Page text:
Emotional Intelligence ~ 20 Years On

A very good and comprehensive article on Emotional Intelligence (EI). Thank you Louise!

Emotional Intelligence applied to Leadership

Currently I am reading a very interesting book from Daniel Goleman on Leadership and the “Power of Emotional Intelligence”. Dr. Goleman specializes in psychology and brain sciences and thus applies the concepts of mindfulness to leadership, i.e. what it takes to become an outstanding leader. Most interestingly, he found out that it is not the IQ or technical skills that matter at the highest level, but rather the “Emotional Intelligence” (EI) abilities.

Dr. Goleman proposes a so-called “competency-framework” to describe how the fundamentals of EI translate into job success; two of these components are related to dealing with one self. Two others concern the ability to manage other people as well as relationships with others.

Daniel Goleman: "The competency Framework"  - Emotional Intelligence

From D. Goleman: “Leadership – The power of Emotional Intelligence, Selected writings”. 2011 Northampton MA, page 14.

  • Self-Awareness: Having a deep understanding of one’s emotions, strengths, weaknesses, needs and drives. People who are self-aware, are in fact honest with themselves and with others. They know what they can do and what they cannot as well as how their feelings and emotions affect themselves and others around them.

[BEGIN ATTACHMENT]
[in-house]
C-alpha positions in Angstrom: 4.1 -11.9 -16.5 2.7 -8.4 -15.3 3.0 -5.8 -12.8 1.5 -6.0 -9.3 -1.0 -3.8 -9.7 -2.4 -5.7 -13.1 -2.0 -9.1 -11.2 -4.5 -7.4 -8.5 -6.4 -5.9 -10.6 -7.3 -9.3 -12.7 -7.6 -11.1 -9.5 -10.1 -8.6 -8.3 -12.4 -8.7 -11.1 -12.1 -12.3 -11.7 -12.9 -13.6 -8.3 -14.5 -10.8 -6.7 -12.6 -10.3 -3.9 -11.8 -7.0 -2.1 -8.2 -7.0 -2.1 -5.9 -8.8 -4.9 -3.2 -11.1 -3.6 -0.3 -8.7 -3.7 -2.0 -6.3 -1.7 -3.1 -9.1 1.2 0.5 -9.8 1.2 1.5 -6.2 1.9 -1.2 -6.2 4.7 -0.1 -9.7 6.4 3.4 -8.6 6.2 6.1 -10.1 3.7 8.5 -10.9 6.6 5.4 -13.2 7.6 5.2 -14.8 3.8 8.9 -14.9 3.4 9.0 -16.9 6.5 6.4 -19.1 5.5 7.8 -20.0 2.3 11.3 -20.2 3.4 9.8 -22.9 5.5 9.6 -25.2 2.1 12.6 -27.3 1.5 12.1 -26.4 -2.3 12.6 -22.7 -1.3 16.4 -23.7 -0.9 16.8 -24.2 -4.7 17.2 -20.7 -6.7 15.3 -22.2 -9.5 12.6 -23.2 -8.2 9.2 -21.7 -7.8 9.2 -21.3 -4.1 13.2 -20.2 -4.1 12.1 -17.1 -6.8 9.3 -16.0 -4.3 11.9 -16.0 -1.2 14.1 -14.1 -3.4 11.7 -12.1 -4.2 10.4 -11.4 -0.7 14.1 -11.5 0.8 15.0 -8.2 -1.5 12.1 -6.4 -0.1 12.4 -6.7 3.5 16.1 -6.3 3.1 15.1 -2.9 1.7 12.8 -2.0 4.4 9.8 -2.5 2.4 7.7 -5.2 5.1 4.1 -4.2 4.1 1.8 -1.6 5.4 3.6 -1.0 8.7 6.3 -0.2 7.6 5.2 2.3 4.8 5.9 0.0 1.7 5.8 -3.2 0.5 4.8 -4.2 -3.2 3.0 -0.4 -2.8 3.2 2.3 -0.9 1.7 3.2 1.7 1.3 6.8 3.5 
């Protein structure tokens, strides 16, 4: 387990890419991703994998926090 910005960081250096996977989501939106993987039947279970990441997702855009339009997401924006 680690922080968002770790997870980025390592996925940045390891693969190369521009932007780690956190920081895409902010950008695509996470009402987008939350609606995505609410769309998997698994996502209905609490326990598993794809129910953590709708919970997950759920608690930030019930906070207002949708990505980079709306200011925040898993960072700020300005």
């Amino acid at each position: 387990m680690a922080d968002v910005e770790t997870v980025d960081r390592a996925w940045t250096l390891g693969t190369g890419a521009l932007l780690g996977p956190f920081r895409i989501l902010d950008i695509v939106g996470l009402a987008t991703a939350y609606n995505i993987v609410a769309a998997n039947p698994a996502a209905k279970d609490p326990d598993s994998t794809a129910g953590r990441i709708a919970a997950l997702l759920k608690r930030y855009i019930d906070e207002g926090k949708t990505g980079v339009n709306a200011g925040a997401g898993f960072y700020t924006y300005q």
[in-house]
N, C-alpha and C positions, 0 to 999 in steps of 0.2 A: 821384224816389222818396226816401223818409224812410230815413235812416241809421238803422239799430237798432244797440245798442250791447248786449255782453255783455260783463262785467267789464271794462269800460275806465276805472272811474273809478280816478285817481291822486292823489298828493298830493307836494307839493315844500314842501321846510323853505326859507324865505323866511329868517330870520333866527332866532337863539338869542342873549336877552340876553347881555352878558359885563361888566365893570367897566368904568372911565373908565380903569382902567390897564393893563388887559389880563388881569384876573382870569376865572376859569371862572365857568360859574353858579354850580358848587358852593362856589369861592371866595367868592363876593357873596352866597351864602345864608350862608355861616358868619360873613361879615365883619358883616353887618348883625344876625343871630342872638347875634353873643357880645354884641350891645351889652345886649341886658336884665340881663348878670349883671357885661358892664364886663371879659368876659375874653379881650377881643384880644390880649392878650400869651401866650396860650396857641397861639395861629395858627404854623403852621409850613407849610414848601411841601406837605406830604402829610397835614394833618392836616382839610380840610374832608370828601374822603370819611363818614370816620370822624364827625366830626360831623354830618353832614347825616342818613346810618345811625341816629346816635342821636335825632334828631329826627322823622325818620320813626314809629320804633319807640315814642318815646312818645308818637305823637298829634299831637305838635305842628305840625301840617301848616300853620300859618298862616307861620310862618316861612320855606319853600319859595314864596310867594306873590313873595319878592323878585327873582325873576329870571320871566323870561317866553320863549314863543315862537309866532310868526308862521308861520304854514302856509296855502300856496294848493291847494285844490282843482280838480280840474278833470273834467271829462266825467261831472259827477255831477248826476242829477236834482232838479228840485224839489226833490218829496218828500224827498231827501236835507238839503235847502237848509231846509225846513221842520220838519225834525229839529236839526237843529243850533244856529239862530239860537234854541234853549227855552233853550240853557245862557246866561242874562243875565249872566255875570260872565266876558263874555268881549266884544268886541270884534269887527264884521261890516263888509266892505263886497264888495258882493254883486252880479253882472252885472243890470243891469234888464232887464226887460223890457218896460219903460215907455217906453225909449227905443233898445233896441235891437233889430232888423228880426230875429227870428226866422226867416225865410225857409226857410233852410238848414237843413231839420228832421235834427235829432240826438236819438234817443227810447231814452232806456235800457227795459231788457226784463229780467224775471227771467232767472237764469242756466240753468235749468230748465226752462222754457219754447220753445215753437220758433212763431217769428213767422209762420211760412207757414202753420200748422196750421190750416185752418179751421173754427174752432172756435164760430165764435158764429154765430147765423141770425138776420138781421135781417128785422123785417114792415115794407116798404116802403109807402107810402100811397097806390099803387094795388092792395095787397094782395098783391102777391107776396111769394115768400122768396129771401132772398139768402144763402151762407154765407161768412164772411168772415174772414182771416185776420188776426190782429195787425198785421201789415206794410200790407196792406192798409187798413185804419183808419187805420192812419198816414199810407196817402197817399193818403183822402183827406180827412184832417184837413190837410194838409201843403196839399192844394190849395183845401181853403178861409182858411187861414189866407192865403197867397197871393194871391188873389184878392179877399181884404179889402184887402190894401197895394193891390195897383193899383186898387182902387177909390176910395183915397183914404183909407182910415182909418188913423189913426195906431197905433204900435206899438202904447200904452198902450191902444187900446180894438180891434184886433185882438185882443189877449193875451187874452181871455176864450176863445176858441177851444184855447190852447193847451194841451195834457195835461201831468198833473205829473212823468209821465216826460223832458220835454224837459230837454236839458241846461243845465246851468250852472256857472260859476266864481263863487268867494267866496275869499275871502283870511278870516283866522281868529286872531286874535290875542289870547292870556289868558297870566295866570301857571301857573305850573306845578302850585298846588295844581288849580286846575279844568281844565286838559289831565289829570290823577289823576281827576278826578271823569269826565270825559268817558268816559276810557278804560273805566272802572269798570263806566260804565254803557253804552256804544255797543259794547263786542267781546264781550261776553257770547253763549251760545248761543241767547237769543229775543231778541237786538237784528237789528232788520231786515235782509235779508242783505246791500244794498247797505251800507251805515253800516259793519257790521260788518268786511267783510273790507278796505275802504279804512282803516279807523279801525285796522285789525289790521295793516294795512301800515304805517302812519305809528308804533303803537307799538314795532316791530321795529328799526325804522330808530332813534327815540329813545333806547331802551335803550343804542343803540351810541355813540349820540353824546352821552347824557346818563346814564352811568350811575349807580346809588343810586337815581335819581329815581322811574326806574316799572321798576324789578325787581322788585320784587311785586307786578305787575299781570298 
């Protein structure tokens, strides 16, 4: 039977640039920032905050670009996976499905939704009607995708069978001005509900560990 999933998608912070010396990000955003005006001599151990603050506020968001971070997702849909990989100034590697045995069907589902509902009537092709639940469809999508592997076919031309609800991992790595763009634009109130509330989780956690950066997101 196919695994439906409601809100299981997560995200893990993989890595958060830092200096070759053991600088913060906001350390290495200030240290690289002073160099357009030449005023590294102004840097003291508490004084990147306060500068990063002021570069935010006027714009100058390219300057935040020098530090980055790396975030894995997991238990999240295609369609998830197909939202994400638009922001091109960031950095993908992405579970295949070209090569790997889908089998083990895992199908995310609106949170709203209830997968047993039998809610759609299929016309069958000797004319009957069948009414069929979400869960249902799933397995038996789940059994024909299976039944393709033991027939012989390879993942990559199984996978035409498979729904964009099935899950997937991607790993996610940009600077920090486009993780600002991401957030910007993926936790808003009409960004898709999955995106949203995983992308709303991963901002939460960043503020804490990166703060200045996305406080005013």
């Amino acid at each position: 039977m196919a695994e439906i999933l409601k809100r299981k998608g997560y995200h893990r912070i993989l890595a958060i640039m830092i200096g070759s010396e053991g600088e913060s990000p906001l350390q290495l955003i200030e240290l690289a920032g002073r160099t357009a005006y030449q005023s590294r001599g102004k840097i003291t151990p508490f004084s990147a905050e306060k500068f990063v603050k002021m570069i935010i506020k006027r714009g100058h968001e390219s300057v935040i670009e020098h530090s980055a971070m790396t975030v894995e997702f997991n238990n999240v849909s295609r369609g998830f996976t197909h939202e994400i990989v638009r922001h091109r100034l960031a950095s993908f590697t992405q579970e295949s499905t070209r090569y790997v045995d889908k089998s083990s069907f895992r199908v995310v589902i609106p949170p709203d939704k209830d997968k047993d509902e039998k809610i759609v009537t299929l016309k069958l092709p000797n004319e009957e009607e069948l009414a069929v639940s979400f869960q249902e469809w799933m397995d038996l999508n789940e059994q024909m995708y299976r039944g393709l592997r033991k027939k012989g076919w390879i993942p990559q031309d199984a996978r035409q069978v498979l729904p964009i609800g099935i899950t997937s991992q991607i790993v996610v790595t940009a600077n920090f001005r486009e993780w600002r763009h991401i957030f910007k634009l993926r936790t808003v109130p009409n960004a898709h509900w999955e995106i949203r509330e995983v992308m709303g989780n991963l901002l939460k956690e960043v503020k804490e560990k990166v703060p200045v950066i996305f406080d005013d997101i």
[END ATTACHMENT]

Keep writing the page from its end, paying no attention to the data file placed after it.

• Self-Management: This actually means that although we all have feelings, impulses and emotions, some of us have found ways to control these and channel them in useful ways, in order to bring out our inner core and creativity (as Personal Leadership would put it).
  • Social Awareness: Nowadays, team leaders must be able to sense and understand the viewpoints of everyone around the (virtual) table. Cross-cultural dialogue and understanding is even more important now than before as our worlds become more and more globalized. Being able to put yourself into the shoes of somebody else to understand how he/she feels and at a larger scale, reading the organizational decision networks and currents are absolutely a must.
  • Relationship Management: Competent people here work following the assumption that nothing important gets done alone. They are effective in managing relationships, putting relevant networks in place that they can draw upon even if only at a later stage. All other components play into this last one as “no leader is an island” according to Dr. Goleman.

What does this mean for us? Well, it shows again very nicely how being ‘mindful’ and in line with yourself, understanding your own feelings/emotions and being able to interpret them affects others in a positive and effective way. Leading yourself adequately and being aware of your own constraints, culture, worldviews and abilities plus being willing to learn and move forward on the path of “emotional intelligence” will certainly have a major impact on how you will lead others.

Thanks for reading and feel free to contact me for more info/advice, Jenny

Further reading: